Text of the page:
Having an exit strategy is often overlooked in property investment but ignoring this part of the puzzle is not a good idea.
Most investors will look at all the other factors we’ve touched on so far but will have thought very little about how they are going to step away from their investment should they need or want to, for whatever reason.
Firstly, it is a question of psychology. When you are deep in the weeds and embarking on a new project it is difficult to picture the end of it, years down the line
Secondly, with property, many feel an exit strategy is unnecessary. Exiting from a property investment just means selling the place, right?
Before you can formulate your exit strategy, you will want a good idea about what you want from the property, in a best-case scenario.
Considering the future of a property is very important.
Would you like to keep the property as part of a pension plan? Is the plan to sell it after five years and recycle the deposit? Is it something you want to leave to your children when you pass?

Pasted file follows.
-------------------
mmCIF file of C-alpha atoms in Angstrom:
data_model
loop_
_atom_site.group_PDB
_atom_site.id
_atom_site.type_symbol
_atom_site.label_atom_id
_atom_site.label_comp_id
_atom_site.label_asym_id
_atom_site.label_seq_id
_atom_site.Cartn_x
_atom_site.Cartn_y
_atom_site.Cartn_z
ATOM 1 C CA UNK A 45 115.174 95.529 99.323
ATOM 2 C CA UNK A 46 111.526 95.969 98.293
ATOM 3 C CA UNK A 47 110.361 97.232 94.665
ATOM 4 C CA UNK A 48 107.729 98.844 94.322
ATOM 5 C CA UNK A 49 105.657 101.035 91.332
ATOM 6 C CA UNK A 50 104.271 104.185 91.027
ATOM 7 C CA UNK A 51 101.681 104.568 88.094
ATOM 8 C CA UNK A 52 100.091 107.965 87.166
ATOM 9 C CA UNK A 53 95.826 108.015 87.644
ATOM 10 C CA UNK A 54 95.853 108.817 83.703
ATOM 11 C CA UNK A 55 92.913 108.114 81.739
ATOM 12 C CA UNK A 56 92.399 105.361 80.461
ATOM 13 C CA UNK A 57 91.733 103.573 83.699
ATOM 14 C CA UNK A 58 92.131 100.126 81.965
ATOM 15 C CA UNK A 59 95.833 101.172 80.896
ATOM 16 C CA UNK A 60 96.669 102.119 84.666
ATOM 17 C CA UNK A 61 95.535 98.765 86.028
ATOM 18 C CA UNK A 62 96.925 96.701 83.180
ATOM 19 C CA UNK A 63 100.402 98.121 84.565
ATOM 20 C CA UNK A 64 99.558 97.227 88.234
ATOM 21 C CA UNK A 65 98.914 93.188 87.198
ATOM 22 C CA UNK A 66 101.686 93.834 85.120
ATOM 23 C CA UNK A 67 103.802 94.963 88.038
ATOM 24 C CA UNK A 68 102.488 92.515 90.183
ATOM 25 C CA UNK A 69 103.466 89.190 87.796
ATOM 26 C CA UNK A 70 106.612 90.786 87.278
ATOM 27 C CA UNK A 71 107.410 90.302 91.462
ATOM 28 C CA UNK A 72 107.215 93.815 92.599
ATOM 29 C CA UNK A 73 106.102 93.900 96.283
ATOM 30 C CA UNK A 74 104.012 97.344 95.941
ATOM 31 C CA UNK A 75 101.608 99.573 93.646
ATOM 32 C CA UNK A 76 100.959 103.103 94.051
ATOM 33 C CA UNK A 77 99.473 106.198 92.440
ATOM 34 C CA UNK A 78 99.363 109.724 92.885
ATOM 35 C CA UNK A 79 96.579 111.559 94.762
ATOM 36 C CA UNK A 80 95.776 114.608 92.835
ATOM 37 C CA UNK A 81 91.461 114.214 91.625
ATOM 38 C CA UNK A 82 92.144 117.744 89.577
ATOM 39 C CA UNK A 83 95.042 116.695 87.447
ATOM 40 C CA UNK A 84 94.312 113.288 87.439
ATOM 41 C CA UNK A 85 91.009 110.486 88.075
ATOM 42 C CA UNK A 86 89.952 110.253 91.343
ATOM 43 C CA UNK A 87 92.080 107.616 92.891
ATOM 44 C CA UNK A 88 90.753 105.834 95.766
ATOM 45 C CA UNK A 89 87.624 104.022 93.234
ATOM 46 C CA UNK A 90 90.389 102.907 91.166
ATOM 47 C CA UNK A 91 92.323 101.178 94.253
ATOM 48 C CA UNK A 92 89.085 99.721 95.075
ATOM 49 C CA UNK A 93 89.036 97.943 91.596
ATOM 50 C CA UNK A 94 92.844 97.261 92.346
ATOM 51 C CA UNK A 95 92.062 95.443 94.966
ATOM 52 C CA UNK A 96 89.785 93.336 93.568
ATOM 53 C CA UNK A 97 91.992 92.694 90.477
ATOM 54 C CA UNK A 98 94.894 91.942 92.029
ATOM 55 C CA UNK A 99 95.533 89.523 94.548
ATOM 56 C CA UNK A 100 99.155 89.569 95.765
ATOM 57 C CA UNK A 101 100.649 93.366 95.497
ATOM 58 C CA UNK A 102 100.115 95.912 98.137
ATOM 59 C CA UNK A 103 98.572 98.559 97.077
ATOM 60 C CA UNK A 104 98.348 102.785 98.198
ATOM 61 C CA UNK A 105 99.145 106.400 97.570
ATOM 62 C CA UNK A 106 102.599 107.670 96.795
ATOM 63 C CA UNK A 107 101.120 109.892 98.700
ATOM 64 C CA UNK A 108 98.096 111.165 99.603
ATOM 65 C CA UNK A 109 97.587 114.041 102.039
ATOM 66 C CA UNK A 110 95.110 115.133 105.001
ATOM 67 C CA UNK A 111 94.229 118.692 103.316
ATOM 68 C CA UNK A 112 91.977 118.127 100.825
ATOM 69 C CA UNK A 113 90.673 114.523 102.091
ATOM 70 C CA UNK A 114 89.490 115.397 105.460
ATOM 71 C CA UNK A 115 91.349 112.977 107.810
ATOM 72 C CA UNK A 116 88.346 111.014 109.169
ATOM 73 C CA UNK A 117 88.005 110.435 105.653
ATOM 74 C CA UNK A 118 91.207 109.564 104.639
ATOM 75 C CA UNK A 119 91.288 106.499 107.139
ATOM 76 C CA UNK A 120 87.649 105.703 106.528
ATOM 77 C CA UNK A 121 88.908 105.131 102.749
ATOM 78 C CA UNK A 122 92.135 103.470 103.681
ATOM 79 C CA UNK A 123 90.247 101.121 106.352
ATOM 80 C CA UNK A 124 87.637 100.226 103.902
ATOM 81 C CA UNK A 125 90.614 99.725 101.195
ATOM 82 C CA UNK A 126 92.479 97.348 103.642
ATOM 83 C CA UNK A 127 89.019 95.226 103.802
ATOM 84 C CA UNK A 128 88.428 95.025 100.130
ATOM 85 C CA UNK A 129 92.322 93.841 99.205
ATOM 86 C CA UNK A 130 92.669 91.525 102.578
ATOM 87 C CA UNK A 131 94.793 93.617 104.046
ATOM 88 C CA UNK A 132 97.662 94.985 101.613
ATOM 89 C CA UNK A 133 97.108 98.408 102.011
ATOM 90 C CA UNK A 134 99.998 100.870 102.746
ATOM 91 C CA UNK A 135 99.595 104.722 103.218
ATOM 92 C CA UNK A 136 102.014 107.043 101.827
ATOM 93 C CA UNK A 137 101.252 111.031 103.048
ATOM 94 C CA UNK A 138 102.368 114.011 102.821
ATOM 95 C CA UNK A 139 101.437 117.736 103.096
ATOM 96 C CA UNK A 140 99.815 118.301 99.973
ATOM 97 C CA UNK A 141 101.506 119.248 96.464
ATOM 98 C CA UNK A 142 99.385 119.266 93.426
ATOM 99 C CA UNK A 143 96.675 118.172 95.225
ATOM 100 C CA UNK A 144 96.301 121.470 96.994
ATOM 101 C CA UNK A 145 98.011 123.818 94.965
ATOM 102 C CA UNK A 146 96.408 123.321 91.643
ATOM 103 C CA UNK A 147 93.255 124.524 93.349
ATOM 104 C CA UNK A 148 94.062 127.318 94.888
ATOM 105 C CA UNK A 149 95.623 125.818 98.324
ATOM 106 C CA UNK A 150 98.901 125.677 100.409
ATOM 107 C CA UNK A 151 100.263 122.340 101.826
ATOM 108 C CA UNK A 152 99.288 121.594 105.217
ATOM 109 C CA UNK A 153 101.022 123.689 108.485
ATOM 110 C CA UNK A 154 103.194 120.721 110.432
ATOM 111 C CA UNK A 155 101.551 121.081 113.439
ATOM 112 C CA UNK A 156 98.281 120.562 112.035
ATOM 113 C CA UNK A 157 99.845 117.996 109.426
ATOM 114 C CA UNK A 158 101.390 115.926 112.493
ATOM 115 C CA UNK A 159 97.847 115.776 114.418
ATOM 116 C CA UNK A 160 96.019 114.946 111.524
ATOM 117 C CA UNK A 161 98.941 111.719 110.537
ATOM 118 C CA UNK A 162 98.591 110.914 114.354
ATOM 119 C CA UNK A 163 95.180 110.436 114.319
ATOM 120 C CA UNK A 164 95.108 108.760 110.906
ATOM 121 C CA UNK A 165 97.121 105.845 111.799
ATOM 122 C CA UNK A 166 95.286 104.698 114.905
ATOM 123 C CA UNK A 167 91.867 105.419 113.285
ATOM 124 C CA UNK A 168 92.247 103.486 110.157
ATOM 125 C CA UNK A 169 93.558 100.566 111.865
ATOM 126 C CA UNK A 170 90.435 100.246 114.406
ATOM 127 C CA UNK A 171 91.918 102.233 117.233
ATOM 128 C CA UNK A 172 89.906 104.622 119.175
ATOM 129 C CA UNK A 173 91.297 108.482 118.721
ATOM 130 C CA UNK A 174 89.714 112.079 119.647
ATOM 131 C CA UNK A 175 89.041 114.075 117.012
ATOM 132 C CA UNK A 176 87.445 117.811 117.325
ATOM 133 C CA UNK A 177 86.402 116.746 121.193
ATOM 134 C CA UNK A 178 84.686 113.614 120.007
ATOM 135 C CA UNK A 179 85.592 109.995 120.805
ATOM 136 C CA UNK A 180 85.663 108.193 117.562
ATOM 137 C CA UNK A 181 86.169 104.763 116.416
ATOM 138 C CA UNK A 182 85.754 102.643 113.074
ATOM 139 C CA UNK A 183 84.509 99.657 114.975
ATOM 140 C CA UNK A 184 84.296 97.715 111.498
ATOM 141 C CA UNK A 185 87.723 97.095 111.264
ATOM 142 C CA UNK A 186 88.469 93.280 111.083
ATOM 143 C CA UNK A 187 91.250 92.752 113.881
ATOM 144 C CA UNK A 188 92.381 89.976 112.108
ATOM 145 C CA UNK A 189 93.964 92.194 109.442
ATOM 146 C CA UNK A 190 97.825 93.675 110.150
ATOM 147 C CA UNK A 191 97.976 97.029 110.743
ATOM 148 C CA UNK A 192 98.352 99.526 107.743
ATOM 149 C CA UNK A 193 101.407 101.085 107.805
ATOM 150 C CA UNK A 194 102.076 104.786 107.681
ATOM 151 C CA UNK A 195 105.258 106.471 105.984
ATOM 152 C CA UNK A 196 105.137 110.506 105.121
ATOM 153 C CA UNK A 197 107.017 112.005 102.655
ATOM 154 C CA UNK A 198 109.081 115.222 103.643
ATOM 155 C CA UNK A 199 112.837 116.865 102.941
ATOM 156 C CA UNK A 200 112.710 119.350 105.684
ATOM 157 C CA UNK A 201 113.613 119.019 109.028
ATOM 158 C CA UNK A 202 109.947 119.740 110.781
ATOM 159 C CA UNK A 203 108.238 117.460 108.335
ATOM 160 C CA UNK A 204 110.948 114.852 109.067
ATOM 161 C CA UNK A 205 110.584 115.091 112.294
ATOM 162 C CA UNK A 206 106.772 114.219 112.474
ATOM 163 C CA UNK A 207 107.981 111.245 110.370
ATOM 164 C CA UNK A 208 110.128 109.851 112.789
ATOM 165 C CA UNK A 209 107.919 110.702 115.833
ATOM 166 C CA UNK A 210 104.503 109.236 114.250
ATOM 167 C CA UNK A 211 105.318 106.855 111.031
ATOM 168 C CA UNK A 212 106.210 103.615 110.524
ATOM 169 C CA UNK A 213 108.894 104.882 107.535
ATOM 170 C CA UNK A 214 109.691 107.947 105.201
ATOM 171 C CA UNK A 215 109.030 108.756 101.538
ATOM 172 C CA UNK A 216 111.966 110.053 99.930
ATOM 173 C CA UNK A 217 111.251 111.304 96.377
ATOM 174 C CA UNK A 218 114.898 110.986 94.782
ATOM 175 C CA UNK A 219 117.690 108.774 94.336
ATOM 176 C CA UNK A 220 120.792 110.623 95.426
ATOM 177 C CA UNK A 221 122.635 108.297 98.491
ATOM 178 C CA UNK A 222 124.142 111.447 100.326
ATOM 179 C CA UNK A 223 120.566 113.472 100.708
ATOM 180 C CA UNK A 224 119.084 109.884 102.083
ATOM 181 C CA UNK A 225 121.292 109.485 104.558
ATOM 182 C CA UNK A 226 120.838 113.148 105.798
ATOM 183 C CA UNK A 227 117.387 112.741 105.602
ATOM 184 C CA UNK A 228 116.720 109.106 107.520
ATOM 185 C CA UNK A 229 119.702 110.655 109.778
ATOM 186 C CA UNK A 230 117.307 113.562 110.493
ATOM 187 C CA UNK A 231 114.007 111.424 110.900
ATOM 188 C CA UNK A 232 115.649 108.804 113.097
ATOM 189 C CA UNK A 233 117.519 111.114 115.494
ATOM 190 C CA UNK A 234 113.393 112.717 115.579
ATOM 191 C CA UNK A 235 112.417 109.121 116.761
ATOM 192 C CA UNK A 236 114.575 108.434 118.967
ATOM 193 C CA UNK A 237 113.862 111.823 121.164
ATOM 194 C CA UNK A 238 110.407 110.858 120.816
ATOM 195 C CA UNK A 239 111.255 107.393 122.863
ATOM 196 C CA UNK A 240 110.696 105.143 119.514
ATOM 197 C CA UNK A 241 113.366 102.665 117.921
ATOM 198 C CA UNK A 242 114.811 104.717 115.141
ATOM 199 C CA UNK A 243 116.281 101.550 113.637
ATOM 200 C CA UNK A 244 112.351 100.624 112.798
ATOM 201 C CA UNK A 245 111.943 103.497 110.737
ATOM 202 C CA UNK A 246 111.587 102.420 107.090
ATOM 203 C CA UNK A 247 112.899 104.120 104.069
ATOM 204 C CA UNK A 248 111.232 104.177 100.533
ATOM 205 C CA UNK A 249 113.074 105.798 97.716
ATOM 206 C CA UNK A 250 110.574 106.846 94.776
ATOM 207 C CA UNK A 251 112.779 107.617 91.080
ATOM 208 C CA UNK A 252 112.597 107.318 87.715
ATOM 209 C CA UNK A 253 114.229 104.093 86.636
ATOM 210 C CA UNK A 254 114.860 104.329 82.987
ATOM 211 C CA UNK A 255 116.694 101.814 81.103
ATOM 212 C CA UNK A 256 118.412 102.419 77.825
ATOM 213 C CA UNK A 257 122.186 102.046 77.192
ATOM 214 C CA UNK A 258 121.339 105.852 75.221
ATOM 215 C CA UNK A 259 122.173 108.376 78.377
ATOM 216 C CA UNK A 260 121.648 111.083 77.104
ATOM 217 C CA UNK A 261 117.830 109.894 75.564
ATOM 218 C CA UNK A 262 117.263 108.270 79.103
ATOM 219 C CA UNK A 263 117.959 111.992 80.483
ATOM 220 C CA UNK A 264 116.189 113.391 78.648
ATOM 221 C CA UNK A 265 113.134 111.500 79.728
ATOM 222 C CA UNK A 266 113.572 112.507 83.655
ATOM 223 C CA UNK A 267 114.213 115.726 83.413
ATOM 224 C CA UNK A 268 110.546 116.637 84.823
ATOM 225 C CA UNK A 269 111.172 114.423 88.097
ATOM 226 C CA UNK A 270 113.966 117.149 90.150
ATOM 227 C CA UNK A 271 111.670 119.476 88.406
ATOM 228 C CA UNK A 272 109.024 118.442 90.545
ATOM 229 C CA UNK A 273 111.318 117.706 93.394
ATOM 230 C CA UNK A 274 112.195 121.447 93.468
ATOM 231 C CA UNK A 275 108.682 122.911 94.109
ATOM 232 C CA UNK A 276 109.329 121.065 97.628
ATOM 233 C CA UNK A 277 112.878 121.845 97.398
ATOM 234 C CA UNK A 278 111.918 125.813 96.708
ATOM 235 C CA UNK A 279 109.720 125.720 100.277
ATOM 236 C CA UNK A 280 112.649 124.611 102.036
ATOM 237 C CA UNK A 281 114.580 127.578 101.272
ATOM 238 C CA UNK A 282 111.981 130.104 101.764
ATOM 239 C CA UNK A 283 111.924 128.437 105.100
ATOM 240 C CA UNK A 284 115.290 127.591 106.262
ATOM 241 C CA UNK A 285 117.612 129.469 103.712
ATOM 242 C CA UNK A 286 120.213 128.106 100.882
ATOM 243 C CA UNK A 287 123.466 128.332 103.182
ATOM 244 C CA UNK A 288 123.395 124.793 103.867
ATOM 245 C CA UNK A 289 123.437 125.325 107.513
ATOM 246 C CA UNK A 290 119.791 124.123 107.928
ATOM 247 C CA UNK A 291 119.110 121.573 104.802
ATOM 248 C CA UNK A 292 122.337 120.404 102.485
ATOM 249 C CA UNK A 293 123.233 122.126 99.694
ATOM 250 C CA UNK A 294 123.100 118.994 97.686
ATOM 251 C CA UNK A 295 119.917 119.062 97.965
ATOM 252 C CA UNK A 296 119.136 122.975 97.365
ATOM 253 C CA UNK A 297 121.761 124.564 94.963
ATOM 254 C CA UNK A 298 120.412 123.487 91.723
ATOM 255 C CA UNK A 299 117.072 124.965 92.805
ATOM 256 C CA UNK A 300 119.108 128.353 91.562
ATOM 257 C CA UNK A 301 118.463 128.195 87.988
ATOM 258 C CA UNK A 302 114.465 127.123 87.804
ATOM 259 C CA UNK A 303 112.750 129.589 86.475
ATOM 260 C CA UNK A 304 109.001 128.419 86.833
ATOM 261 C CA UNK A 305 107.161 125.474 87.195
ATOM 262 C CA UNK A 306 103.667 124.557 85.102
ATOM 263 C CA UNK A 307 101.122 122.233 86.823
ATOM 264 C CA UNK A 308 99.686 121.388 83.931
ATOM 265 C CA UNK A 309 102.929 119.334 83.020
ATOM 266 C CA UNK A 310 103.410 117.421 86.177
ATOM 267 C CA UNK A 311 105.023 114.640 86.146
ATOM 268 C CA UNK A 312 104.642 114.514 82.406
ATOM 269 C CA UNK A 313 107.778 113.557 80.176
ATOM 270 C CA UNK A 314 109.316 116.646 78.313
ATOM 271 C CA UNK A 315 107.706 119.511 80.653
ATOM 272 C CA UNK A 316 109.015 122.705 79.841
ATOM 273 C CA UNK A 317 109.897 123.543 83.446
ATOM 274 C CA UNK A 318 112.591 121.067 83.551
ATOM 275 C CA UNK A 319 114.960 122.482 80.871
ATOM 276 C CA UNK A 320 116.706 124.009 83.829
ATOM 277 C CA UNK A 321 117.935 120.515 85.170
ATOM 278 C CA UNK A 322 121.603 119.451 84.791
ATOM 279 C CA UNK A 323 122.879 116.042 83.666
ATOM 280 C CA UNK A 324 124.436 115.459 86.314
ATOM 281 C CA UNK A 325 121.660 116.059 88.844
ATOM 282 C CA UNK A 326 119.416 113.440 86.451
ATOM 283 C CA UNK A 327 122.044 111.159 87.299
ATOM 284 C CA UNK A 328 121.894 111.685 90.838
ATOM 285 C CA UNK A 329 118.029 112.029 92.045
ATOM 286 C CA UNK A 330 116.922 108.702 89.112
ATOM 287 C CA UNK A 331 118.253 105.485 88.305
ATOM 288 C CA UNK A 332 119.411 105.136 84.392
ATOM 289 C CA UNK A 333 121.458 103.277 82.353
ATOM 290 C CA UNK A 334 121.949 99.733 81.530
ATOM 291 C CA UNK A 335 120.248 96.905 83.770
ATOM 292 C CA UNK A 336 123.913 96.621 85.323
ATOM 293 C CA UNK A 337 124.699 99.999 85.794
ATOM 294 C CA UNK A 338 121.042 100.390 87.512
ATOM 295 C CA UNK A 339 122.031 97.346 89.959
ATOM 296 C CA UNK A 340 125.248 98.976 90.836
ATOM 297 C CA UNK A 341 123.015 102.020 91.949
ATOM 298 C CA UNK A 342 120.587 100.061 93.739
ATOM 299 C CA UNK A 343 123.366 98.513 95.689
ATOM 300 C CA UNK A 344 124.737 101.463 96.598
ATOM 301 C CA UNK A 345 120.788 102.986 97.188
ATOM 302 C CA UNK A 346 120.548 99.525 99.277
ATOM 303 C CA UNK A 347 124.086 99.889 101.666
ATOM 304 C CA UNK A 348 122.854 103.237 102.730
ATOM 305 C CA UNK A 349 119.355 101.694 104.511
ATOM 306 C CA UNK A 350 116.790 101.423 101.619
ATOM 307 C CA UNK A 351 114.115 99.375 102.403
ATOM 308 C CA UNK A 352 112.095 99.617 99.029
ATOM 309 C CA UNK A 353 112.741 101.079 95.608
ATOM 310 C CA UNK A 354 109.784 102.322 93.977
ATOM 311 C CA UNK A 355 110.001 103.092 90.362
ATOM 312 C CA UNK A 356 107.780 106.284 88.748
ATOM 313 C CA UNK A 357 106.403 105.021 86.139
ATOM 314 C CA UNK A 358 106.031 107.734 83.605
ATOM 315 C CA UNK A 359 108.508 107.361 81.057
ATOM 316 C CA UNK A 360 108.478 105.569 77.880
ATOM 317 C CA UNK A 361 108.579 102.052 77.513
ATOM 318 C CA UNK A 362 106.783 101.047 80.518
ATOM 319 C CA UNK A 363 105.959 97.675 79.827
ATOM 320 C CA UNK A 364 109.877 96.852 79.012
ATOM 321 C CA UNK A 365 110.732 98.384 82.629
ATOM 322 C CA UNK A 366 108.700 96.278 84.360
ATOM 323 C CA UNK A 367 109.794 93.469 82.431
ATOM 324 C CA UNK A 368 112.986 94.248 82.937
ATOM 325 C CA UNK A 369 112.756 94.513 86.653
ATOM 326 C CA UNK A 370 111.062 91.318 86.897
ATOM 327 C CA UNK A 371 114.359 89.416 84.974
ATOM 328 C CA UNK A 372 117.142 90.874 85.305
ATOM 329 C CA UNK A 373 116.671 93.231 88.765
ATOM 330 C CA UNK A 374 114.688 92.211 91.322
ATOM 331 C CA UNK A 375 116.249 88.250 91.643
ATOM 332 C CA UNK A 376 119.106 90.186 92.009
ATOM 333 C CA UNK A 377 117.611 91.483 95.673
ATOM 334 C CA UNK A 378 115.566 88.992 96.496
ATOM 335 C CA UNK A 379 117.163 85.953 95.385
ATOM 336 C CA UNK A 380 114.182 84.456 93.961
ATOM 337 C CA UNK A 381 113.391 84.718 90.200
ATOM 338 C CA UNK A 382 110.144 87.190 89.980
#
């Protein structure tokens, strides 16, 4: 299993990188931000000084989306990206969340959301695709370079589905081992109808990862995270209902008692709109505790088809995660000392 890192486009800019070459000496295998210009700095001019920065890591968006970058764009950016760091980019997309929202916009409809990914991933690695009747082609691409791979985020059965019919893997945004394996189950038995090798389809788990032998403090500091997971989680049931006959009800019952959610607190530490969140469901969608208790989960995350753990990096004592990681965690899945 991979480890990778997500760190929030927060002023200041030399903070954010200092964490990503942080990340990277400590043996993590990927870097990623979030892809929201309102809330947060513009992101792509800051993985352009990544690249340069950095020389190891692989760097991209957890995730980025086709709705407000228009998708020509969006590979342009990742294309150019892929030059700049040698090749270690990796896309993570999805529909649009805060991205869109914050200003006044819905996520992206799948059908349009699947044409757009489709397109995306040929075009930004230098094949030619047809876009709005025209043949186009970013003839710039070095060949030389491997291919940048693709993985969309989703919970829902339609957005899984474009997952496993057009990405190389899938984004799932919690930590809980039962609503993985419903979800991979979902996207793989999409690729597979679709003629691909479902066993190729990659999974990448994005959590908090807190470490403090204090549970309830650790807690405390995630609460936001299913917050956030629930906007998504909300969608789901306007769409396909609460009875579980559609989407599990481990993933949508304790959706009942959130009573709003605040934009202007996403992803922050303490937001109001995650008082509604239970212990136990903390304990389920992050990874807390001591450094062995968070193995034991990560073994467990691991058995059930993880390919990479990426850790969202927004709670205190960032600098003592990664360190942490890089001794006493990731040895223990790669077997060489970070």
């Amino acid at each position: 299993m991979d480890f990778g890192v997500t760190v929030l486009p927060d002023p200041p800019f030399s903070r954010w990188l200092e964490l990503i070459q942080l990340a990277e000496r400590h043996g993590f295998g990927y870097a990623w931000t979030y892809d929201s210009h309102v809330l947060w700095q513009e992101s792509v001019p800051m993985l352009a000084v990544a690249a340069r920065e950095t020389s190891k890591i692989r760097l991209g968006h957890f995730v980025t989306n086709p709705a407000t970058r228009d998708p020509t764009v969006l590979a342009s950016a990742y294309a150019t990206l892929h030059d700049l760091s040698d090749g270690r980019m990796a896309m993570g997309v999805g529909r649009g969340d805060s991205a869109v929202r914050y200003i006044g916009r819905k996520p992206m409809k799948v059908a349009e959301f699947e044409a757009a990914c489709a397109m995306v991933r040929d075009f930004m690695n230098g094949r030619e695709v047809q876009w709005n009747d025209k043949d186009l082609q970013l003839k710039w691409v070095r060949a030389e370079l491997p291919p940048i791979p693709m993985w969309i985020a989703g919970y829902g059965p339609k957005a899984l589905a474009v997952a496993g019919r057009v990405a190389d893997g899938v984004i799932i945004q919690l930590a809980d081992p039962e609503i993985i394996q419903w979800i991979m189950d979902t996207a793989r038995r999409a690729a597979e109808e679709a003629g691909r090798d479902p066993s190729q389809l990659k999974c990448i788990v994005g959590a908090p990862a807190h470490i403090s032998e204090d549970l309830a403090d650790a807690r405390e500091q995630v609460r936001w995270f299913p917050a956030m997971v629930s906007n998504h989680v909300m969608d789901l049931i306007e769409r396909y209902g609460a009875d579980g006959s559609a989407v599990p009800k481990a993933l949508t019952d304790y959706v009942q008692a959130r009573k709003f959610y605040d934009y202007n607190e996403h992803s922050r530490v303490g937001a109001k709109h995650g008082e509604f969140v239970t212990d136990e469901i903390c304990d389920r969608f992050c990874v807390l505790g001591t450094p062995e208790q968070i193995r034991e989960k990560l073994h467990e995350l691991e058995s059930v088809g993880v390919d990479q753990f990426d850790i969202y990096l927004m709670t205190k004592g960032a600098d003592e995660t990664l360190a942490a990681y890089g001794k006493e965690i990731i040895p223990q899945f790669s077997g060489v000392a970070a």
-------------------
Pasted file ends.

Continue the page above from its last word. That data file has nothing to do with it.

Everything needs thinking about and the future is never going to turn out perfectly.
And your ideal scenario might not work out. There might be many reasons why you have to free yourself from a property quickly and you need to know your options for doing so.
Top of the list is knowing who you are going to sell your property to.
If you are taking a house and converting it into an HMO, for instance, then the market you are going to sell to (investors) is going to be very different to the market that you bought from (homeowners).
The last thing you want, when it comes to selling, is the realisation that you don’t have a plan in place for attracting the kind of buyer who would be interested in what you have.
And in a worst-case scenario, you might find yourself in a position where a property is costing you more money than it makes when selling it is going to involve more time and effort than you bargained for.